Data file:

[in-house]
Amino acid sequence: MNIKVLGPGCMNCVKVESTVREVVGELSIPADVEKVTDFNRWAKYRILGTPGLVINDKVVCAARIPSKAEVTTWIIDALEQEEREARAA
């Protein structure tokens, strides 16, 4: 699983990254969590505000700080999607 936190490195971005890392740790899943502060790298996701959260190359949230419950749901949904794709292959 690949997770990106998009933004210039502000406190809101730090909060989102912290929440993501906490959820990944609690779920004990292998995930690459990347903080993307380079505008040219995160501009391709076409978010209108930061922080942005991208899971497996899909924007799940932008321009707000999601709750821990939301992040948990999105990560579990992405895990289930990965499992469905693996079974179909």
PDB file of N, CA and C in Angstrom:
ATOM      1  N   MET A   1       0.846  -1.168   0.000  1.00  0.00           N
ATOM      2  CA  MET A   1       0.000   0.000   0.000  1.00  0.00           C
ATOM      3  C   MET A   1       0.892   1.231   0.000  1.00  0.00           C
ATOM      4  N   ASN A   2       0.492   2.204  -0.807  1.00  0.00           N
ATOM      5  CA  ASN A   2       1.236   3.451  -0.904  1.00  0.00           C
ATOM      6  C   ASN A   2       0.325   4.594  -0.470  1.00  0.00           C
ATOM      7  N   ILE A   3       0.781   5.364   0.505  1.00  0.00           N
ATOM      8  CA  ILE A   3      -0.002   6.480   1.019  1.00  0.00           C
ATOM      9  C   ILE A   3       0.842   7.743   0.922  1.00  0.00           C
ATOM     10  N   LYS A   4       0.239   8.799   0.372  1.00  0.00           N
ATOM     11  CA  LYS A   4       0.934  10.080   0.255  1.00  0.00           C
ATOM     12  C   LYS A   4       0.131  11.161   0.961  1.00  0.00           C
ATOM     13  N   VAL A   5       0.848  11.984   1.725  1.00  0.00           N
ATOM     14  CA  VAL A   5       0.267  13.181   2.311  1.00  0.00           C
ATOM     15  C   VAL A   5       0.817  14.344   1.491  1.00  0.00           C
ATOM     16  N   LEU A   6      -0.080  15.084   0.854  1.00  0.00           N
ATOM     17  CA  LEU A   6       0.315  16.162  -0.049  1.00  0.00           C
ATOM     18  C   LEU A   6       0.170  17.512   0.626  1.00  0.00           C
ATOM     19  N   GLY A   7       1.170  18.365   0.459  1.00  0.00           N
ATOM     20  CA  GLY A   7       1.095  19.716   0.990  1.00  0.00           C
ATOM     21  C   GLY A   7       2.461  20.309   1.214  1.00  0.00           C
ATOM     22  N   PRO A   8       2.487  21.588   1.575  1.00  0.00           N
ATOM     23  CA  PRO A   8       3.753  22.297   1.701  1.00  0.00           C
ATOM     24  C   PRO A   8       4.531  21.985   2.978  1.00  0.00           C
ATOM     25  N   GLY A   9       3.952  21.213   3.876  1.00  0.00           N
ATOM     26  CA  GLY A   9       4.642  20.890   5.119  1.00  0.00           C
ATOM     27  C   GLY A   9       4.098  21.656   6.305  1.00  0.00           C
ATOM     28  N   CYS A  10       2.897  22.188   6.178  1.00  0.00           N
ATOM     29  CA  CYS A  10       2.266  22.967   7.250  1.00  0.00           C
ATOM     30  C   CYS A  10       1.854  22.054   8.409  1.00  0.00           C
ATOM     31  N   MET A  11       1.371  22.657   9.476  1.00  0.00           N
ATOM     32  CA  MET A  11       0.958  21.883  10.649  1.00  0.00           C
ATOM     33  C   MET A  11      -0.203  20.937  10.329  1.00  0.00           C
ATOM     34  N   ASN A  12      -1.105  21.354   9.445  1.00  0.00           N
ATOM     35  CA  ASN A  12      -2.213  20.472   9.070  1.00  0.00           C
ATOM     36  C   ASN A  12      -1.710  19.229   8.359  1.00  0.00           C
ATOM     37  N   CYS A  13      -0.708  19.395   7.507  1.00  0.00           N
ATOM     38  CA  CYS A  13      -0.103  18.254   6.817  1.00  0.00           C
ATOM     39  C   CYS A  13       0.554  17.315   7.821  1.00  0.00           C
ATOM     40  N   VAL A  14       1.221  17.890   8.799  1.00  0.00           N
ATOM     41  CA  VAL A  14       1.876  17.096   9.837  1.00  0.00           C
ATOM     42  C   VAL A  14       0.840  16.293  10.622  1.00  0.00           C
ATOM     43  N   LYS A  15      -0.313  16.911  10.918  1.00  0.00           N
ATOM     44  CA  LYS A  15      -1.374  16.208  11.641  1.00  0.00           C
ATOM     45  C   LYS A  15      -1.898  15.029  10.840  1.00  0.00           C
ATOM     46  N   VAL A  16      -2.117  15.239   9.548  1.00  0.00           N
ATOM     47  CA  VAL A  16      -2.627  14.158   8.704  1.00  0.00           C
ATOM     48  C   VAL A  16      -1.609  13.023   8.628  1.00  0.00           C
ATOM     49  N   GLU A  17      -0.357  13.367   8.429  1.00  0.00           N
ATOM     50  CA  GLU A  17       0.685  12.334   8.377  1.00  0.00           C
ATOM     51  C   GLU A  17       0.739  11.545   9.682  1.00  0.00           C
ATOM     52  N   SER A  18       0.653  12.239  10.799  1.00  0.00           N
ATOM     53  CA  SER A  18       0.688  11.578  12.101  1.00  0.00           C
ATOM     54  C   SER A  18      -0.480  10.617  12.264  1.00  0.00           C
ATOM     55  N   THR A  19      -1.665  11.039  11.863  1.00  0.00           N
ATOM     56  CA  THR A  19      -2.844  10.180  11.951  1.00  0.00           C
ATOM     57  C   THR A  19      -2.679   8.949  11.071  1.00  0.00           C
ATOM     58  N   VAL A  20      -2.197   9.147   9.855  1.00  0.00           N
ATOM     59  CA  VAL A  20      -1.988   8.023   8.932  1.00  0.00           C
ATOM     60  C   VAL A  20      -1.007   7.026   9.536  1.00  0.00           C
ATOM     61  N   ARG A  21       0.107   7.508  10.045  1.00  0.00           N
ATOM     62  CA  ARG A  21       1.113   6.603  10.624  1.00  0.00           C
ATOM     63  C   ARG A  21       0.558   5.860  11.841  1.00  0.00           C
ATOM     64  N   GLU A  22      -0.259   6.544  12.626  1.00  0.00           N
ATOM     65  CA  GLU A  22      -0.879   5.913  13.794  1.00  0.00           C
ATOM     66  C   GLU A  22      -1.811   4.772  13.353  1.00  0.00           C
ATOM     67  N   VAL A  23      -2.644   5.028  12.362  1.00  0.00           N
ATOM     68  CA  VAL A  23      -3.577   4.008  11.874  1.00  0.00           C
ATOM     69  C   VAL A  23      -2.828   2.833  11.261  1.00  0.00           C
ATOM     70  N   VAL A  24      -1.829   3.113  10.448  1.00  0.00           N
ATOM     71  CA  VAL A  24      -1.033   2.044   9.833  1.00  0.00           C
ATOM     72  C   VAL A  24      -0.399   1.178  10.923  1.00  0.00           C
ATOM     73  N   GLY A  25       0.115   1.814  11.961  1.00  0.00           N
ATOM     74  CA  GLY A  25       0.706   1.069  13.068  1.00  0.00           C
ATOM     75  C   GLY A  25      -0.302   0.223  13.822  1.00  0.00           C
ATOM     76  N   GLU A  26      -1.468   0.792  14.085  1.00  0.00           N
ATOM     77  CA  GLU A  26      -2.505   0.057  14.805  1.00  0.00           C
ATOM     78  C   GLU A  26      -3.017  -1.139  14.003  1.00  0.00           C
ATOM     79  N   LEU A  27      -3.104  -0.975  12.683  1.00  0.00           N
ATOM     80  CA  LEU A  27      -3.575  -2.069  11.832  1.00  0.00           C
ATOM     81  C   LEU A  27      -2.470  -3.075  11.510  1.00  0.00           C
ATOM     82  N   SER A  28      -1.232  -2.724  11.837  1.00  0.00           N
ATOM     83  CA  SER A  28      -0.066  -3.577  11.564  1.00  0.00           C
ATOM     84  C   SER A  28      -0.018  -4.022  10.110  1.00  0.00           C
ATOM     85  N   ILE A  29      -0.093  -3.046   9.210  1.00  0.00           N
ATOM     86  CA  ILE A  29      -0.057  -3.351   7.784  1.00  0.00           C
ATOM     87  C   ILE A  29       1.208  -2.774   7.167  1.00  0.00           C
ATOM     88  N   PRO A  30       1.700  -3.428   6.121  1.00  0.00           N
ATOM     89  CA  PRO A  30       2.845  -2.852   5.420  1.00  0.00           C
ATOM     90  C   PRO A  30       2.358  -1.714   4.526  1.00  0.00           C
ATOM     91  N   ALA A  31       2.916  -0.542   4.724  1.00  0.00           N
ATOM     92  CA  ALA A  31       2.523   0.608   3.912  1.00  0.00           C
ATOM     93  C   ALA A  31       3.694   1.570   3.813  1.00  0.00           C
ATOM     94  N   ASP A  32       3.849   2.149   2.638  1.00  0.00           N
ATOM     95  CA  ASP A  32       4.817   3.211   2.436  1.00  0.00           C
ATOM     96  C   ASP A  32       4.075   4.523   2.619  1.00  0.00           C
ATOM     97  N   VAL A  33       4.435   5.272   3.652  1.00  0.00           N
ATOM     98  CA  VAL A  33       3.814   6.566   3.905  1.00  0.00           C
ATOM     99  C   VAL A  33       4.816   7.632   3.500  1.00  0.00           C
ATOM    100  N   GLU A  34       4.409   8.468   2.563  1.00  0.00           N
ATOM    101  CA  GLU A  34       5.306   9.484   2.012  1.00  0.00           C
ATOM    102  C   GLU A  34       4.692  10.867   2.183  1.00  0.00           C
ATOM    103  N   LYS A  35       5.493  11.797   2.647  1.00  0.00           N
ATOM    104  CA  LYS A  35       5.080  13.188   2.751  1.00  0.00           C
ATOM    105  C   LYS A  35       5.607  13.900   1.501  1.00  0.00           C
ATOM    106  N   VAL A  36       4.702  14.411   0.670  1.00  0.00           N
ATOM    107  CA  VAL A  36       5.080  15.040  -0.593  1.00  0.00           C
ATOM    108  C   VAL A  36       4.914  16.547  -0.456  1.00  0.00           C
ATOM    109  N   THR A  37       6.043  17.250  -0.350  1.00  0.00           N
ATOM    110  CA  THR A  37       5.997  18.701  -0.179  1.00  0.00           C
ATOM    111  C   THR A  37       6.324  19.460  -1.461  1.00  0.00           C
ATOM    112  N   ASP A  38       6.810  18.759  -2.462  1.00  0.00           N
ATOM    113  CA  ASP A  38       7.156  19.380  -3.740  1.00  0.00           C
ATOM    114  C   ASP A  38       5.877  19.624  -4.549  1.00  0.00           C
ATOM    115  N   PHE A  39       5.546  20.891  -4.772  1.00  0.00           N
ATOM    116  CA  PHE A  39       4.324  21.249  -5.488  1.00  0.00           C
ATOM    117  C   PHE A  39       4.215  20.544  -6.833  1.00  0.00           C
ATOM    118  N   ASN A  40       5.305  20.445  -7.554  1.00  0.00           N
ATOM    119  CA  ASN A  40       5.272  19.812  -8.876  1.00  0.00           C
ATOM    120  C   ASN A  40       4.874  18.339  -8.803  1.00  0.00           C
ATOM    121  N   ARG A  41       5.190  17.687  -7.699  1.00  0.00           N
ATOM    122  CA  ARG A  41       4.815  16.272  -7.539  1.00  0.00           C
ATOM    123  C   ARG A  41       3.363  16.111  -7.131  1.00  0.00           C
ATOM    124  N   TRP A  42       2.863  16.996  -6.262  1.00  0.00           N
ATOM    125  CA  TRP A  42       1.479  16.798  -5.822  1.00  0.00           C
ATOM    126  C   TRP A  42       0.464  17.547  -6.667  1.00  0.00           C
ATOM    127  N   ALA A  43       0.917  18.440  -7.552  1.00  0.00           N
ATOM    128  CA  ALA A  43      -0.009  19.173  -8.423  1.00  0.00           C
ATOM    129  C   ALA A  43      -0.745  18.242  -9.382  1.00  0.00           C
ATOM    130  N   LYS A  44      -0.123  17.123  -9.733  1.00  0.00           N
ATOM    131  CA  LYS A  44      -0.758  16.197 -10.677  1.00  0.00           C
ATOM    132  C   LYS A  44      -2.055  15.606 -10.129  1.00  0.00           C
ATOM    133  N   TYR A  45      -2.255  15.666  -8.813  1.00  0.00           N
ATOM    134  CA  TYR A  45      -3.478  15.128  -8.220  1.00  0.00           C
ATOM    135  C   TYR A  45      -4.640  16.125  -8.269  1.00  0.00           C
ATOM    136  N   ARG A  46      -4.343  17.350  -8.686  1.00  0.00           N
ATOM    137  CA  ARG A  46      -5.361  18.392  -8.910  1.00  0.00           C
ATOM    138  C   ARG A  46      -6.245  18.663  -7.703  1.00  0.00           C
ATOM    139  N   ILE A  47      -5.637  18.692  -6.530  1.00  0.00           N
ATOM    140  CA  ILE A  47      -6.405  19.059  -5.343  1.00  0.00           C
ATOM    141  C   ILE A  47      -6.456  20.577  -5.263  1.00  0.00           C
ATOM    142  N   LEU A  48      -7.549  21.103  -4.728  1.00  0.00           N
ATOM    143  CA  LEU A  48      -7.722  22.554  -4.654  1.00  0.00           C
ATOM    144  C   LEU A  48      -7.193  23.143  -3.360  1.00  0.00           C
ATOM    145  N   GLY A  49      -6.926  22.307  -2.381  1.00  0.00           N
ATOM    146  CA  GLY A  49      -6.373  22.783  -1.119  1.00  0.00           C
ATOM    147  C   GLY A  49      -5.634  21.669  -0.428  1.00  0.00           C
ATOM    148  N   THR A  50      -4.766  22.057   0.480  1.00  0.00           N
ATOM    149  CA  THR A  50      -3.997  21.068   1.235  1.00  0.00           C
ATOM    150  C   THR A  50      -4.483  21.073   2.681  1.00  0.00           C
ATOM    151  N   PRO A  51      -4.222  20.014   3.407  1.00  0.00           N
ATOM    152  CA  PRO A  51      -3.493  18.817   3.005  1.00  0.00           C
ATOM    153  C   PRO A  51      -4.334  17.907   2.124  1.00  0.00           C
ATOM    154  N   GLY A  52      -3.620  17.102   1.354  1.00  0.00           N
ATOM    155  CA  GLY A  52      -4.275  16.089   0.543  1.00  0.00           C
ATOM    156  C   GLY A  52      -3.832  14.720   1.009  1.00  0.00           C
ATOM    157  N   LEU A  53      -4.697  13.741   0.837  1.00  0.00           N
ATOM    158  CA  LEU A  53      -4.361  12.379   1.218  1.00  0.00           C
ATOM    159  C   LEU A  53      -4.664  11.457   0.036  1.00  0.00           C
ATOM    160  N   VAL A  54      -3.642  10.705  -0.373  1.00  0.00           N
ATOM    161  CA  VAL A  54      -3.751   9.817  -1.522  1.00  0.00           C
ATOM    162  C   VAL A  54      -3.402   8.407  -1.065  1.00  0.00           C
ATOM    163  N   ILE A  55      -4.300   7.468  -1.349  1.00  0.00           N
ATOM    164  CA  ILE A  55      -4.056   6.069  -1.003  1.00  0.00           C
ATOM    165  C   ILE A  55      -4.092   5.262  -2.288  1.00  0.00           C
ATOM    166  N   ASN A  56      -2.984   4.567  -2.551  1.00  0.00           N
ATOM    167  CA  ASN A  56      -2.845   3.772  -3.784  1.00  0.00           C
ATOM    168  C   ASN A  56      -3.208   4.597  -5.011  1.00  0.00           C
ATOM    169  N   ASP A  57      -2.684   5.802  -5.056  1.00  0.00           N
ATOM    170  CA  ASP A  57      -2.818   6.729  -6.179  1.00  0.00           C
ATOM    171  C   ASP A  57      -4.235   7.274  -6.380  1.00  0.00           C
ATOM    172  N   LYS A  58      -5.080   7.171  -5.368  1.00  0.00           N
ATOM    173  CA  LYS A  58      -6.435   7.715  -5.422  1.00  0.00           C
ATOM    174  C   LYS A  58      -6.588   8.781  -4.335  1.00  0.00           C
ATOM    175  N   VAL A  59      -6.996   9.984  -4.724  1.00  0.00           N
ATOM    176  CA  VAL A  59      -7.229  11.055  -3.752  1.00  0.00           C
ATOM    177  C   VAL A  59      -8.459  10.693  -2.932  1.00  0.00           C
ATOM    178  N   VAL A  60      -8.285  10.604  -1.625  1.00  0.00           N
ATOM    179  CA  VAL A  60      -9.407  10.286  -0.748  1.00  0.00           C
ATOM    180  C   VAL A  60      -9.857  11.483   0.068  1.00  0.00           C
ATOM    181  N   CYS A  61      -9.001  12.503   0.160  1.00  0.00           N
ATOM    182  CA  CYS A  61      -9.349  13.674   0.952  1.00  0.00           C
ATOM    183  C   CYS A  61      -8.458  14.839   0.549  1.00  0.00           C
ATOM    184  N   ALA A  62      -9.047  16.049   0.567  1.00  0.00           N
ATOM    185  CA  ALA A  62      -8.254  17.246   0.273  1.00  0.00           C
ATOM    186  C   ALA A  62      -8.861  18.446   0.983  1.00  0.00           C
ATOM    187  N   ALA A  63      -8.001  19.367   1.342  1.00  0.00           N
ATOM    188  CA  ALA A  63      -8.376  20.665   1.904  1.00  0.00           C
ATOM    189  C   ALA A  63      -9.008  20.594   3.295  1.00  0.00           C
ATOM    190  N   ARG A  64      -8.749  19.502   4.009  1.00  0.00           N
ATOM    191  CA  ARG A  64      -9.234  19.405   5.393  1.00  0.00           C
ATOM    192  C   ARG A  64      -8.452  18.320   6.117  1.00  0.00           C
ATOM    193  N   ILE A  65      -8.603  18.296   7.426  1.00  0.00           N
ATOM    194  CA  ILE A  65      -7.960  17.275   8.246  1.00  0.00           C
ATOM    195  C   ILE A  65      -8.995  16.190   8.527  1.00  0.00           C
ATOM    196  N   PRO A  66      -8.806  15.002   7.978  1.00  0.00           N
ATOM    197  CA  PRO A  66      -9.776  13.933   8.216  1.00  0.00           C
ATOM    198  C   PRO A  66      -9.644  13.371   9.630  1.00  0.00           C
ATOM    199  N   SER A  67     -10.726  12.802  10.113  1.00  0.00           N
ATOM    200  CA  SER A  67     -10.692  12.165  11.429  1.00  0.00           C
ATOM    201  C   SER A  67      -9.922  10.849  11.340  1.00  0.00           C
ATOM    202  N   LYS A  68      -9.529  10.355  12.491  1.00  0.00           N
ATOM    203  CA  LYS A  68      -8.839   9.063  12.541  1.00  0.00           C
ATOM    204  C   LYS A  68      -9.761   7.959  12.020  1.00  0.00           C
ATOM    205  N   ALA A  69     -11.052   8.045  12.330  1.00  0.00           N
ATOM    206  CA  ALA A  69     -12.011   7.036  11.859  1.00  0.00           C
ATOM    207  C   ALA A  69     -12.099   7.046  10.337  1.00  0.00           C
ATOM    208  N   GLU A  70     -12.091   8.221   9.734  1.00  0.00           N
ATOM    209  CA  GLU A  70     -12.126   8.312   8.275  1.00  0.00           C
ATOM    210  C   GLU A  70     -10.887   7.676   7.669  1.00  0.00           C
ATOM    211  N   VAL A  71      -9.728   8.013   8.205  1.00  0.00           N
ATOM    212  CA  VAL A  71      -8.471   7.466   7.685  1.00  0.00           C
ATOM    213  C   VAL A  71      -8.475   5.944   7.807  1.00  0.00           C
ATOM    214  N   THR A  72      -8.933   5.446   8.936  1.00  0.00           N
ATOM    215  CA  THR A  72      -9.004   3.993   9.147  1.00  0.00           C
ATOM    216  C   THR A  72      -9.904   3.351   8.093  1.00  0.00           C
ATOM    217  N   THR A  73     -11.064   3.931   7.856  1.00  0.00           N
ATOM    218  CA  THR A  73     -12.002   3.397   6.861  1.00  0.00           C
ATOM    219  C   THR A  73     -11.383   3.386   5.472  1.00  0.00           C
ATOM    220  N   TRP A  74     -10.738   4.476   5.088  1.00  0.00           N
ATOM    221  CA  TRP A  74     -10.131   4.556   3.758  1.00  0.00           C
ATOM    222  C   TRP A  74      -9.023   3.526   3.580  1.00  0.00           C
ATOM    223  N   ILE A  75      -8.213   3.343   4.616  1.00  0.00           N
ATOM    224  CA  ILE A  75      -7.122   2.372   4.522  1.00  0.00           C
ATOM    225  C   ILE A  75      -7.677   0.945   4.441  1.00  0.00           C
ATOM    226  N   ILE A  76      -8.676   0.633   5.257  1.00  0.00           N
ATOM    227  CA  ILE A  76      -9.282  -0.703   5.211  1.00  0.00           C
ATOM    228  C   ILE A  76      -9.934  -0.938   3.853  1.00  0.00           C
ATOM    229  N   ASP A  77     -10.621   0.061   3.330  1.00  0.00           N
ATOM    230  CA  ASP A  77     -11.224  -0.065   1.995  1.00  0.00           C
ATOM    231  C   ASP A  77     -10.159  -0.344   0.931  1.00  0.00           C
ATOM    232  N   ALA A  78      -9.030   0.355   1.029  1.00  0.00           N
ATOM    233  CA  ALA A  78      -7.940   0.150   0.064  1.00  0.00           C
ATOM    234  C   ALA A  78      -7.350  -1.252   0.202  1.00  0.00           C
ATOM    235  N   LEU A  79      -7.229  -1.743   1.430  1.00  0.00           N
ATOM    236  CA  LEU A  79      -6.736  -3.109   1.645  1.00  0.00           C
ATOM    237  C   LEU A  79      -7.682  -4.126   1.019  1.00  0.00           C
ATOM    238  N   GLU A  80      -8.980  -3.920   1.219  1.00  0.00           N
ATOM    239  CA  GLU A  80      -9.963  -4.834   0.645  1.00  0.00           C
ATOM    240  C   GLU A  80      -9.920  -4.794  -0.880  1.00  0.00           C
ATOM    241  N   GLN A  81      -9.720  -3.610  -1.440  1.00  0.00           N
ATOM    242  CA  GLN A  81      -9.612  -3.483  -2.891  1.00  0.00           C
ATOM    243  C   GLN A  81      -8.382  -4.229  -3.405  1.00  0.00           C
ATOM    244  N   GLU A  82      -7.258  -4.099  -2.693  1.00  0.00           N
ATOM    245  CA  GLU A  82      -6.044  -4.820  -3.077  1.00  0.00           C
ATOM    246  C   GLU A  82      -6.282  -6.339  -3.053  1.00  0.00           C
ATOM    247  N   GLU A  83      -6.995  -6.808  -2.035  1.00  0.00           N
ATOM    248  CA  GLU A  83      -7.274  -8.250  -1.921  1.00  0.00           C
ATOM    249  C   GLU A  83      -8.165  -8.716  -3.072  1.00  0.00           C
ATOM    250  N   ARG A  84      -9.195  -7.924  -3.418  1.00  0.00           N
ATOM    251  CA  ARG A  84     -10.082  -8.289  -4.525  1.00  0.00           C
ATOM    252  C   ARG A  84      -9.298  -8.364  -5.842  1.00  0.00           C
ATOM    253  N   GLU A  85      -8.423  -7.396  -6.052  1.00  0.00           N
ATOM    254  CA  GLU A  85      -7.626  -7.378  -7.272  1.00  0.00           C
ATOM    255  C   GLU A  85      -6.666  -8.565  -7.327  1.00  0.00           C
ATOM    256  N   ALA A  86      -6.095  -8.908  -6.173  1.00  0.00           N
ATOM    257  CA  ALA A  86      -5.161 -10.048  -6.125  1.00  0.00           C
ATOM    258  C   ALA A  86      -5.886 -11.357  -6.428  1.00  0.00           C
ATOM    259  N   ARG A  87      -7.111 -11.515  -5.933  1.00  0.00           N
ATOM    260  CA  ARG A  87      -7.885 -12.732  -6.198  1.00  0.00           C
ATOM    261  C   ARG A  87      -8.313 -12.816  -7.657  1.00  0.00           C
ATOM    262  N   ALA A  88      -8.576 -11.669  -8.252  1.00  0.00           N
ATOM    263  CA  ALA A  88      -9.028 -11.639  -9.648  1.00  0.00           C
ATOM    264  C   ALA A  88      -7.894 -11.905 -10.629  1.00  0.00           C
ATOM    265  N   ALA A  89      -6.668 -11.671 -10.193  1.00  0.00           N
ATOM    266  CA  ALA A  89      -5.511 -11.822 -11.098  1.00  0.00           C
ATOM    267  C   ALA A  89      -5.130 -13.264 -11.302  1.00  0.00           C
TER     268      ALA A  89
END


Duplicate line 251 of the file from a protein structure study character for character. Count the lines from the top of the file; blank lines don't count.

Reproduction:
ATOM    247  N   GLU A  83      -6.995  -6.808  -2.035  1.00  0.00           N